Dario Gradi visited the parents of a Chelsea youth team player to “smooth over” a complaint of sexual assault against chief scout Eddie Heath, it has been claimed.
The former player, who cannot be identified for legal reasons, told The Independent that then-assistant manager Mr Gradi was sent to the family’s home by Chelsea following the complaint against Heath when the pair worked at the club in the early 1970s.
He said Mr Gradi, who was in his thirties at the time, was at the house for an hour and seemed to indicate in the conversation that he knew Heath was “closer” to boys than he should have been.
The former player said: “He [Mr Gradi] came to visit my parents and me to smooth it over. I remember him saying something like: ‘[With] Eddie, [football] is his life and he gets a bit close to the boys. I’m sorry if he’s overstepped the mark in his fondness this time.’"
No action was taken against Heath, who left the club in 1979 and who is thought to have died in 1987 or 1988.
Responding on Friday to The Independent''s approaches about the allegation, Mr Gradi said in a statement: “Aside from denying any wrongdoing, it would be inappropriate and unfair on all parties to comment piecemeal through the media at this time in connection with historic allegations.
“Suffice to say, I will do everything within my power to assist all investigatory authorities into what is becoming a wide-ranging and important enquiry into historic sexual abuse.”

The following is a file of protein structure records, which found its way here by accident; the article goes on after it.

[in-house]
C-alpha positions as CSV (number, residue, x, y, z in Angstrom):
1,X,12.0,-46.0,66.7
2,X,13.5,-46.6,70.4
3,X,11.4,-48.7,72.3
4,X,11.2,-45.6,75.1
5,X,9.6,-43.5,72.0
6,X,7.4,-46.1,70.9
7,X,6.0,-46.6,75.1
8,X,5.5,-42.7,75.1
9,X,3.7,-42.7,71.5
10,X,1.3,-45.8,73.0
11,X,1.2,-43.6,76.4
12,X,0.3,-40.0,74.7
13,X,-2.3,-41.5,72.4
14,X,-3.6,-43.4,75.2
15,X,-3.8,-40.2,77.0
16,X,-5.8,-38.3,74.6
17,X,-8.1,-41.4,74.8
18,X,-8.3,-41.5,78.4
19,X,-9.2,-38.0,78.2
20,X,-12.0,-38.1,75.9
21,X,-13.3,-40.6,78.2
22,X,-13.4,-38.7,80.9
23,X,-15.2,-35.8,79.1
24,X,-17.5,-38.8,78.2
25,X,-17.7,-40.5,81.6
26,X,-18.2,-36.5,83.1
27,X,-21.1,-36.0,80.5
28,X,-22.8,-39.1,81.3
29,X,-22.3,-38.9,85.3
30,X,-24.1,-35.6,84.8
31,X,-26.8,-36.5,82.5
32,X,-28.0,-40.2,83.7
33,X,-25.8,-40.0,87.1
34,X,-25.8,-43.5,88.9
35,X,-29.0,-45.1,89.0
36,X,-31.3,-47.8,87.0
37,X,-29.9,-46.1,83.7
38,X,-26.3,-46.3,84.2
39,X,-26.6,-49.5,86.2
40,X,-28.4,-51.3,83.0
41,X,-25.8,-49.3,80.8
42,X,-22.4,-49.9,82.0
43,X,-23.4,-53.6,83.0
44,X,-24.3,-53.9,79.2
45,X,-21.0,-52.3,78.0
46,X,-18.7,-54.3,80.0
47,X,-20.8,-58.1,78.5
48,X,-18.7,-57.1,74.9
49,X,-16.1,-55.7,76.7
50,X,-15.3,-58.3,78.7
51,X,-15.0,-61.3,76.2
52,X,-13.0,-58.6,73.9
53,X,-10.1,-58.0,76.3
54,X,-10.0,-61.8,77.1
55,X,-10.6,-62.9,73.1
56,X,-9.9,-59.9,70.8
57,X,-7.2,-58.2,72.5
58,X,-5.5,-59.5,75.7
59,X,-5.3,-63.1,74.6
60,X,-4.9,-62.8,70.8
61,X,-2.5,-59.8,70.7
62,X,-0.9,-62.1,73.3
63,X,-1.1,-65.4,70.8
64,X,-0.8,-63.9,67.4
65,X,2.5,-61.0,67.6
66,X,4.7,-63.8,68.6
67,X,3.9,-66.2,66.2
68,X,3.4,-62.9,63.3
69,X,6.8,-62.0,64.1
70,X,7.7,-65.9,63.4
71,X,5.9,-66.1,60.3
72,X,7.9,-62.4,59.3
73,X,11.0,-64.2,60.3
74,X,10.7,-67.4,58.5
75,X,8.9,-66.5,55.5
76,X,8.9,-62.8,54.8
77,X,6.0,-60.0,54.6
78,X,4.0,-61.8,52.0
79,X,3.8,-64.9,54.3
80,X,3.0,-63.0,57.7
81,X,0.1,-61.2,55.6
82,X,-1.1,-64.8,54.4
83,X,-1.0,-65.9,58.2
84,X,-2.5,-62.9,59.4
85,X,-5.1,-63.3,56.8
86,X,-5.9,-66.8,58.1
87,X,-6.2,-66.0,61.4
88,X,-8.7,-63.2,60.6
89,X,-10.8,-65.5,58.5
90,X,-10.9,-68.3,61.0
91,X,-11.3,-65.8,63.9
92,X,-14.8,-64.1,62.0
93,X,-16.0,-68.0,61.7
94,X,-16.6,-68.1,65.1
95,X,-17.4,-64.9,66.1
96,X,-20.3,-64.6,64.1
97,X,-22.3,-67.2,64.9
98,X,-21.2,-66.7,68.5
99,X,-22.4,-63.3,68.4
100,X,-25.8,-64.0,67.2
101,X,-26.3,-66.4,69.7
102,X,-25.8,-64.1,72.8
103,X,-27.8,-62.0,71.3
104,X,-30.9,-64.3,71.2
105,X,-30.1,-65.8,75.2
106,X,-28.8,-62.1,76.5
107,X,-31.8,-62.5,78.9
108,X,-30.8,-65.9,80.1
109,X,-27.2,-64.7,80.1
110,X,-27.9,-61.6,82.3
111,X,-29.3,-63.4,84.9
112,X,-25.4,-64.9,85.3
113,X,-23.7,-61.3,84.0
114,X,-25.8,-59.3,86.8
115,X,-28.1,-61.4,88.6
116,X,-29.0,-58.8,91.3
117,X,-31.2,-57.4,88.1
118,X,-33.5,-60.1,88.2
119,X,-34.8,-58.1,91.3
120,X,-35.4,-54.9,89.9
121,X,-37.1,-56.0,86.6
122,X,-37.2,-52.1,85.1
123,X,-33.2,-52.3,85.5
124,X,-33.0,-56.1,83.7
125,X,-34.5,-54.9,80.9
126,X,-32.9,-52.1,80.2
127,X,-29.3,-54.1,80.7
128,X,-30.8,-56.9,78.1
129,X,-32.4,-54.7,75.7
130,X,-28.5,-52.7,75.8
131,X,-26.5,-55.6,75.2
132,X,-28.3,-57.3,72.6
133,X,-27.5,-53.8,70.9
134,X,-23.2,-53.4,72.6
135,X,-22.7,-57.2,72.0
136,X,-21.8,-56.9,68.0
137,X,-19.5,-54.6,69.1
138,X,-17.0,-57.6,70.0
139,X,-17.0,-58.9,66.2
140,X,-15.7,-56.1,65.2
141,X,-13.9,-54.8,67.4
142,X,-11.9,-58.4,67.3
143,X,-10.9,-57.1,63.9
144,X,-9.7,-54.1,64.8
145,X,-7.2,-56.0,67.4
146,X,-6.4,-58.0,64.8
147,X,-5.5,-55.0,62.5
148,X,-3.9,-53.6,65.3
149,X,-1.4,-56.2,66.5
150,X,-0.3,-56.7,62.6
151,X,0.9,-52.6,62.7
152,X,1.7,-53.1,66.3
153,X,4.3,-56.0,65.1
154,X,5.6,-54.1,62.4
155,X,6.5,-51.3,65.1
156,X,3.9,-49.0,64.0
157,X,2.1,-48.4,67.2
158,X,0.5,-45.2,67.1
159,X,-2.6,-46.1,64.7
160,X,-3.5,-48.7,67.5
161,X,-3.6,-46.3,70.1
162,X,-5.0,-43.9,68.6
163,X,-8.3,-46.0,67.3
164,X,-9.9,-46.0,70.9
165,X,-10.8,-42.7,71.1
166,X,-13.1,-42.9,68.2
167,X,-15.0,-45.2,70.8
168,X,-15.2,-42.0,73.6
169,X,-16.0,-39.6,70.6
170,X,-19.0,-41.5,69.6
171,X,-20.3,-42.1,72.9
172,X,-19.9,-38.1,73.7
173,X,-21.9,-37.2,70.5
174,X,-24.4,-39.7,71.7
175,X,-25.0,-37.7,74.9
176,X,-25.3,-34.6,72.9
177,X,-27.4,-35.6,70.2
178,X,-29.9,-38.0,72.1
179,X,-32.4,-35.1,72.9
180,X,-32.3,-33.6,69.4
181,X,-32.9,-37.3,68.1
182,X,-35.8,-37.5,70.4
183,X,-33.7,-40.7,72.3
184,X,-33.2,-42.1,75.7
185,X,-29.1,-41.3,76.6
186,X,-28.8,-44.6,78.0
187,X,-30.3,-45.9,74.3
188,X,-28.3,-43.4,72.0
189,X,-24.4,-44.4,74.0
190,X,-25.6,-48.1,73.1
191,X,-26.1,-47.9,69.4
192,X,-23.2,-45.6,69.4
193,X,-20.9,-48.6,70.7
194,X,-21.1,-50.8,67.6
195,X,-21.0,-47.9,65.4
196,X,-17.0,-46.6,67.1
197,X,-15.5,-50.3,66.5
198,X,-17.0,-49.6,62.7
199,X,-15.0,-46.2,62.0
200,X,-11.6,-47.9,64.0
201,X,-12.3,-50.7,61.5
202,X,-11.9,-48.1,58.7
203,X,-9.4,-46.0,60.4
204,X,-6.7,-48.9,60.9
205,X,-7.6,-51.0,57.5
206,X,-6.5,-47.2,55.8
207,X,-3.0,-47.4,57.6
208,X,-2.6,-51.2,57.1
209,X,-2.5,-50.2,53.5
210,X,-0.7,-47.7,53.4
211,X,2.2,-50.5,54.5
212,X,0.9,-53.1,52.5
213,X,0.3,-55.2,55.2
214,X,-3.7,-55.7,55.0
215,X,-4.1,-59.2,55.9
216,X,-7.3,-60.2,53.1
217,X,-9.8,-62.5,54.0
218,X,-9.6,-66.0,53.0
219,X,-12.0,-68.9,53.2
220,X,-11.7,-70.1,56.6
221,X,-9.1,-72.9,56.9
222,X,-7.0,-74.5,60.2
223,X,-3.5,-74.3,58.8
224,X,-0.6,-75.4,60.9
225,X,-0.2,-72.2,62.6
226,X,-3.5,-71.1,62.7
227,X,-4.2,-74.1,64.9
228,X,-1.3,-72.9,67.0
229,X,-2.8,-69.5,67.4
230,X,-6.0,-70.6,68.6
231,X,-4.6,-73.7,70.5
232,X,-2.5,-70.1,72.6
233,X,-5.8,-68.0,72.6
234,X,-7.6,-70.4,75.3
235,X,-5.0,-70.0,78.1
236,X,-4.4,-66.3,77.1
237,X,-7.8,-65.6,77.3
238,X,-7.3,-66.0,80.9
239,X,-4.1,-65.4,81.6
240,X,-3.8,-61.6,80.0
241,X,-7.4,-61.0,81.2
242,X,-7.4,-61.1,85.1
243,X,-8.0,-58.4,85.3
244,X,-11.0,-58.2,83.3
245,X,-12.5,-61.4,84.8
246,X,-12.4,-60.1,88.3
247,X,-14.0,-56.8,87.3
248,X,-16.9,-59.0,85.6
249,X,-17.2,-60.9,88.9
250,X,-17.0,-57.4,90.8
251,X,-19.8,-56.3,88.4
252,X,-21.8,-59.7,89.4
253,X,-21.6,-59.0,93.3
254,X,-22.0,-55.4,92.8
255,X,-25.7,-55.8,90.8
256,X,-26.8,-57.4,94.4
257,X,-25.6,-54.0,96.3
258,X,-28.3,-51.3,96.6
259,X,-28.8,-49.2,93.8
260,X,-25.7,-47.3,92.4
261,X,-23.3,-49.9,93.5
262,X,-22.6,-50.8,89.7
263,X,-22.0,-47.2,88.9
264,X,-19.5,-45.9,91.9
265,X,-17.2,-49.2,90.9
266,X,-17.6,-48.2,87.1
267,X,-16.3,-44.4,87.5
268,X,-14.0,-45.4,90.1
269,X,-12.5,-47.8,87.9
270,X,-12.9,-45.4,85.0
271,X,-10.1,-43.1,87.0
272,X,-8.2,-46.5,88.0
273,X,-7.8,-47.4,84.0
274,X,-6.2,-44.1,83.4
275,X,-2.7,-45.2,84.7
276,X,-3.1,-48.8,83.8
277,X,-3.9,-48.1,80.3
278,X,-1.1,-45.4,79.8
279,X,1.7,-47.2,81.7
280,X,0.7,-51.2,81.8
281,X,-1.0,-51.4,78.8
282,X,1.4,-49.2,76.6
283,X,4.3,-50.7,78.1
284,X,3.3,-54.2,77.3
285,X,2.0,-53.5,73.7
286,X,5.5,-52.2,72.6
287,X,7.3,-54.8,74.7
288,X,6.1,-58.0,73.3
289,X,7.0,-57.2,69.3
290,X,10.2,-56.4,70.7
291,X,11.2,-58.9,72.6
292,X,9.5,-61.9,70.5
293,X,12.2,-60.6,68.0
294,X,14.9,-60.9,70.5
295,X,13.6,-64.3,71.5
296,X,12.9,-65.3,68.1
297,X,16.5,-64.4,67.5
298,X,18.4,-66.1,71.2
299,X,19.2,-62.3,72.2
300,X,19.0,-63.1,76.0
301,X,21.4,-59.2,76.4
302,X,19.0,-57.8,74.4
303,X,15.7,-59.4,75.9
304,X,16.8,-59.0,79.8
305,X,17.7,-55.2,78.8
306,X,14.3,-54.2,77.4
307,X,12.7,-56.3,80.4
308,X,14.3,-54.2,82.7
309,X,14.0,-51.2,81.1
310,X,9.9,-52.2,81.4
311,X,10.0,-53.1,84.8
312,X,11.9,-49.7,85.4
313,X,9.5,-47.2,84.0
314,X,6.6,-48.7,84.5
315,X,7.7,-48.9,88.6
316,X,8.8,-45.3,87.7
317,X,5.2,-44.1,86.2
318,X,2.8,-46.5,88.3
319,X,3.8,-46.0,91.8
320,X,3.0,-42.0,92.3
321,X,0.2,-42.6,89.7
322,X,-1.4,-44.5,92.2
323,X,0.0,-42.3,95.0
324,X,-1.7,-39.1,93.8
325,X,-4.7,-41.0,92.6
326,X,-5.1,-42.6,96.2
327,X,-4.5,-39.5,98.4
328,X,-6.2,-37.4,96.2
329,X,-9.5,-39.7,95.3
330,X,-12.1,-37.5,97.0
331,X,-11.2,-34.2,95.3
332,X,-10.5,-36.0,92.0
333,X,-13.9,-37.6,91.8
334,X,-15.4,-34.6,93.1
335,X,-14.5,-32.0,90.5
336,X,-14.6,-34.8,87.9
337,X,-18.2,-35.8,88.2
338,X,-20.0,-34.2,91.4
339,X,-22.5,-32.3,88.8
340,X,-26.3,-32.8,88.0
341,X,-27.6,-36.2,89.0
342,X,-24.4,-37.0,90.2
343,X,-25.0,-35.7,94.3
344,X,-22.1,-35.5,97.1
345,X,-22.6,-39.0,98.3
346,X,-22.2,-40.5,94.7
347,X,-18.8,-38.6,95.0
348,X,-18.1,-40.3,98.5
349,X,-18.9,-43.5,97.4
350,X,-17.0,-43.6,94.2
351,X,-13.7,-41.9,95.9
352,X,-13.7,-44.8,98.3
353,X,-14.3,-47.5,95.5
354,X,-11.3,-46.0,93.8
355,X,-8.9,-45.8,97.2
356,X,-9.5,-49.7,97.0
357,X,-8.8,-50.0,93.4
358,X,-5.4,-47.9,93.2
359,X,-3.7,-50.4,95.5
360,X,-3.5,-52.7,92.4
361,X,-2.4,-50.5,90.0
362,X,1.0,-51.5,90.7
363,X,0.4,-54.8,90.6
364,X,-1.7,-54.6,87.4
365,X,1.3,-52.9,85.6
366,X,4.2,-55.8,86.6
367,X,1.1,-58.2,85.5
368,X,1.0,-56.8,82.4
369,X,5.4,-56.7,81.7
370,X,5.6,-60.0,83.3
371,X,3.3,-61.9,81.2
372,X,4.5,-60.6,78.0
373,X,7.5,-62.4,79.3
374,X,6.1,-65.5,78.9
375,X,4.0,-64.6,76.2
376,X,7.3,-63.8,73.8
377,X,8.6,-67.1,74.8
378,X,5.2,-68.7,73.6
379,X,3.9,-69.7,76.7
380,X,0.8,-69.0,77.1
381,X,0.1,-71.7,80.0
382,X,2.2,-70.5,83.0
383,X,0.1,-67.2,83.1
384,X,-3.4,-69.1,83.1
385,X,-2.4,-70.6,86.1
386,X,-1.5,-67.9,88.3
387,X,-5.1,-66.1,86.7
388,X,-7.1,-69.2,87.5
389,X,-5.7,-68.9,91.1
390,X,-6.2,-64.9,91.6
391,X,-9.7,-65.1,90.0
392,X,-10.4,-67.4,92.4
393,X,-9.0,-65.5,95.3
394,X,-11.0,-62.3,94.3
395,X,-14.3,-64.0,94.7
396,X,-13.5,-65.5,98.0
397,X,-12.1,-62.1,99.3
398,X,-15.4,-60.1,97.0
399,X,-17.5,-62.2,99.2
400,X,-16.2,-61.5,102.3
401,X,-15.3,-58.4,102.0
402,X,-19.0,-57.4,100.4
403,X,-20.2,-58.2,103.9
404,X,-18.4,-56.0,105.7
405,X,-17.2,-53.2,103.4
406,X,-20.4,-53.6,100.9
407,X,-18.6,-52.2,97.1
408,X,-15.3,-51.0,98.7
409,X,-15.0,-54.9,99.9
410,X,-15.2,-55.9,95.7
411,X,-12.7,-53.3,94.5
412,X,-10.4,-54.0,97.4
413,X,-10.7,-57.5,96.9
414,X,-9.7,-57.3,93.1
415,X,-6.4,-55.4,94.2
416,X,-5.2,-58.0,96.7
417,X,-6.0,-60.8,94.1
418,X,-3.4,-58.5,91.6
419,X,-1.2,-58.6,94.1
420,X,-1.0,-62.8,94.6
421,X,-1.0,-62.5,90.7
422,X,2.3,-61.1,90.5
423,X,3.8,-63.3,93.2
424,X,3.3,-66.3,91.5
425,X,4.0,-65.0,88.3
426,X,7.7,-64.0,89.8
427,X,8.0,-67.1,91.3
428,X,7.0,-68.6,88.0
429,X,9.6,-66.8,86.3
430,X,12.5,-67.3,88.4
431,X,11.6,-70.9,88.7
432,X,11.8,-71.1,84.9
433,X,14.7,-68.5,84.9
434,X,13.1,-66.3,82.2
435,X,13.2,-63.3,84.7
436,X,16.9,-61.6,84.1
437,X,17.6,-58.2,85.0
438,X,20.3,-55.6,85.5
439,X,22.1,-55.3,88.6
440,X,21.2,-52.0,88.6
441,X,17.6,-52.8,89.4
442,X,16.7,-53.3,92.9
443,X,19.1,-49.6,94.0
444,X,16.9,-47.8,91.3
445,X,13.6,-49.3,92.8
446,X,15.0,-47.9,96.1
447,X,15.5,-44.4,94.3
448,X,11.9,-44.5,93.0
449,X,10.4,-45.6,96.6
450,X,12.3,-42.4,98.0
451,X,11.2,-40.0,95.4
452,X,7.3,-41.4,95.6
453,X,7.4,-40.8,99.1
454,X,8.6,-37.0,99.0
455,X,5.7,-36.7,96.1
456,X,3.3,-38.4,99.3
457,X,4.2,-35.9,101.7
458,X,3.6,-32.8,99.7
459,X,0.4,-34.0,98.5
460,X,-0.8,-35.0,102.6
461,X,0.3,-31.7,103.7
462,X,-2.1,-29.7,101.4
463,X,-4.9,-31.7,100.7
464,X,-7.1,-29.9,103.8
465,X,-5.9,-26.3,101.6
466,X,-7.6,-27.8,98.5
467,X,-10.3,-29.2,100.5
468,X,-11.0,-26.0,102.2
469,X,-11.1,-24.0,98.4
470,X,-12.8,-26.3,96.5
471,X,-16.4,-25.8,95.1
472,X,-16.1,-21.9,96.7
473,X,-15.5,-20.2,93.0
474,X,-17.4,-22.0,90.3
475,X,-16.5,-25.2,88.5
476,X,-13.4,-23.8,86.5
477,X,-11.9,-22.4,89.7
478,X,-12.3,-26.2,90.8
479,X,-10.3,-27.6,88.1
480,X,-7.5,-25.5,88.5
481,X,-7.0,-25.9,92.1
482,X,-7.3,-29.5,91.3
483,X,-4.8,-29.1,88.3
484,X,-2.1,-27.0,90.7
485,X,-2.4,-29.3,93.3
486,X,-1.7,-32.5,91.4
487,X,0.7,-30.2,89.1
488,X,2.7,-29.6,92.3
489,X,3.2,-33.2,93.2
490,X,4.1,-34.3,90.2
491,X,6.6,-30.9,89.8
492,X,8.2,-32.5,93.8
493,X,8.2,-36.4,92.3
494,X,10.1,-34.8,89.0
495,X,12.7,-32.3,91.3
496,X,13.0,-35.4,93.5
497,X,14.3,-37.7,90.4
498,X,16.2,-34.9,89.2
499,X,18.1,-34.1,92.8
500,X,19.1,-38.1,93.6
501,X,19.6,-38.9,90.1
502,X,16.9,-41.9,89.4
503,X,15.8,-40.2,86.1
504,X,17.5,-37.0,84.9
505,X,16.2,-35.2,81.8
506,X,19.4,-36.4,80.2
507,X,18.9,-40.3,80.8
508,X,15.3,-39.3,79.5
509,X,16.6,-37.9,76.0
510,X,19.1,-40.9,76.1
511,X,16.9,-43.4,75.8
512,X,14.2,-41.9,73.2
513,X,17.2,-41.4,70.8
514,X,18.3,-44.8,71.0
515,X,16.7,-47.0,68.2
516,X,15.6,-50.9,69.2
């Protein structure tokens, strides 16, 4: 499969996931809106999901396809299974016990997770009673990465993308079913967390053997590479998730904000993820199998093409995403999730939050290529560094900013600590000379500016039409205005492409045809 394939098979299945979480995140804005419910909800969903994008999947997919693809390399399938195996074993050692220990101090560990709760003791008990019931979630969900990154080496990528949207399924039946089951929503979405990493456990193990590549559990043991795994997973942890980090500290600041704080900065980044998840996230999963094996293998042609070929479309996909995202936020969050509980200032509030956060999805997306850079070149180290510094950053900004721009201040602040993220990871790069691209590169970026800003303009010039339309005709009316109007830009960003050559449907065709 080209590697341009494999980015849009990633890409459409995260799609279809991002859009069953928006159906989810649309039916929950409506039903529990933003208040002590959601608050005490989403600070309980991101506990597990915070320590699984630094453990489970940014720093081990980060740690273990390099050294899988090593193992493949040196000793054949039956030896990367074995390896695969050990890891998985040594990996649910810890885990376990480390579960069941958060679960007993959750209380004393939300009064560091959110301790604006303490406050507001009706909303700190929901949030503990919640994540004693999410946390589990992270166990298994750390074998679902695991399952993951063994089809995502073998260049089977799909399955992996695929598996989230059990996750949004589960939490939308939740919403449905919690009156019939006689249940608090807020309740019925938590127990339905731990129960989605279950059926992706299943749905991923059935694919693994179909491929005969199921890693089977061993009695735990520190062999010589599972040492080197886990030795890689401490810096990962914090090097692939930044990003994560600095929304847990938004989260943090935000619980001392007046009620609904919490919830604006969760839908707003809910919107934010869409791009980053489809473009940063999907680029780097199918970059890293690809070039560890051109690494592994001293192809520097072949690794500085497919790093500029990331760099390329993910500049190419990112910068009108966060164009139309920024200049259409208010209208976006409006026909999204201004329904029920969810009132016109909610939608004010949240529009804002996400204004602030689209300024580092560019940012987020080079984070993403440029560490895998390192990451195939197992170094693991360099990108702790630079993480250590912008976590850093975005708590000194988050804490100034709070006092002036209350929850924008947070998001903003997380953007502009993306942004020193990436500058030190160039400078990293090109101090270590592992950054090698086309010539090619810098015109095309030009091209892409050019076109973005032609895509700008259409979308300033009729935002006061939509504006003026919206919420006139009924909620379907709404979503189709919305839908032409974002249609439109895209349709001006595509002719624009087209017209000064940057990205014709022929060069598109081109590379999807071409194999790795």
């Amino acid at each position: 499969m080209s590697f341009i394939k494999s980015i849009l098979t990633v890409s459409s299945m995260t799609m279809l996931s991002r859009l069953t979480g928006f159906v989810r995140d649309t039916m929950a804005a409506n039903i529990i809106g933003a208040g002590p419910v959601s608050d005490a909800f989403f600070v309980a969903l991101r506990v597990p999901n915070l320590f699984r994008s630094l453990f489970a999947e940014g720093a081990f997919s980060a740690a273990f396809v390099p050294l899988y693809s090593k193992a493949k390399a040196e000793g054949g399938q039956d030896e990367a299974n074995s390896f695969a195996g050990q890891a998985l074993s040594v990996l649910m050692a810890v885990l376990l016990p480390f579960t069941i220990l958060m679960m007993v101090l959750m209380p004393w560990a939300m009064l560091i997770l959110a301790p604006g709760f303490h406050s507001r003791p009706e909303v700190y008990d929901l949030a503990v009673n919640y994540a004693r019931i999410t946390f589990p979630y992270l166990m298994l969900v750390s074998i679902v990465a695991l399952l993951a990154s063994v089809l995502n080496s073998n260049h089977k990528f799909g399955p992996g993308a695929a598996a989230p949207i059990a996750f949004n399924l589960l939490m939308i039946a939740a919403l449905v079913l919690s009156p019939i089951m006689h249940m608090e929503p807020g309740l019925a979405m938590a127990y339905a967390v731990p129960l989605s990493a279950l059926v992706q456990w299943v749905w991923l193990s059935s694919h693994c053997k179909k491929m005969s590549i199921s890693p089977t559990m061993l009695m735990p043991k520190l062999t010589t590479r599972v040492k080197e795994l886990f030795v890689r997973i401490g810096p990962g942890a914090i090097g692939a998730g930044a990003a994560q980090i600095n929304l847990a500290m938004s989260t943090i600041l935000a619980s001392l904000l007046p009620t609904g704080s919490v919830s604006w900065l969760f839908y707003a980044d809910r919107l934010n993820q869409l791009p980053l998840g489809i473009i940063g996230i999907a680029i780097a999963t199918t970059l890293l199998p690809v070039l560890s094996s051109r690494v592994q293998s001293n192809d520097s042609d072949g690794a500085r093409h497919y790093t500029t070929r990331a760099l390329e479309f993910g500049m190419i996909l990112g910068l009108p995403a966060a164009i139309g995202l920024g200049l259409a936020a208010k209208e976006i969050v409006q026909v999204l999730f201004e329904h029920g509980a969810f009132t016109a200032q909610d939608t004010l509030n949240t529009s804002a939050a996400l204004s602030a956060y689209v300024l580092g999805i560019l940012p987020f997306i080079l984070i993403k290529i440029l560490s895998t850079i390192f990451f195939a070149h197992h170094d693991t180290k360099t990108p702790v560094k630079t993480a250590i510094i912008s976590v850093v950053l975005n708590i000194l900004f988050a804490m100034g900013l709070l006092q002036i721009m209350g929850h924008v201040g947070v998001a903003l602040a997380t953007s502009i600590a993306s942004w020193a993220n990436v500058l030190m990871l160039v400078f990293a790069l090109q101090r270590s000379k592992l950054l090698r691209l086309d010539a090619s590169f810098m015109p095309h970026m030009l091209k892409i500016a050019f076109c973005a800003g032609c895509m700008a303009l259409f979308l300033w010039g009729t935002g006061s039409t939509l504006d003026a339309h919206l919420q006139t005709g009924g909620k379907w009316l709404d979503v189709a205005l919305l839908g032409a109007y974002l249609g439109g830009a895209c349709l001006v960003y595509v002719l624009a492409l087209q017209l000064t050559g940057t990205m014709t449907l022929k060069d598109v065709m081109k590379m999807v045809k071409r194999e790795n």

Mr Gradi, 75, is now director of football at Crewe Alexandra, which is at the centre of an investigation into its own former scout Barry Bennell.
Bennell was this week charged with eight child sex offences.
The former youth team player interviewed by The Independent said he had been a young player at the club for two seasons when Heath, a charismatic coach known as “the Star Maker”, began groping and touching him inappropriately.
“He would put his hands up your shorts, touch your genitals and laugh,” the alleged victim said. “Sometimes you would be able to fend him off. Other times he would catch you unawares.”
The alleged assault in question took place in 1974, when Heath was alone with the 15-year-old player.
“He went behind me and put his hand up my shirt at the front and said ‘close your eyes’,” the former player said. “Then he started rubbing me. He said: ‘You wouldn’t know if that was a man or a woman’. For some reason, I remember thinking at the time that: ‘Actually, I would know the difference.’”
It was this incident which led the player to tell his parents about Heath’s behaviour and they immediately telephoned Chelsea to report it.
Soon afterwards – possibly several days – he says Mr Gradi arrived to meet the family at their home.
“He [Mr Gradi] was told about this incident, that Eddie Heath had interfered with me several times and that I was fed up with it,” said the alleged victim. “He stayed for about an hour. He talked about how good this youth team was at the time and that he had a good crop of players. The conversation went off at tangents.”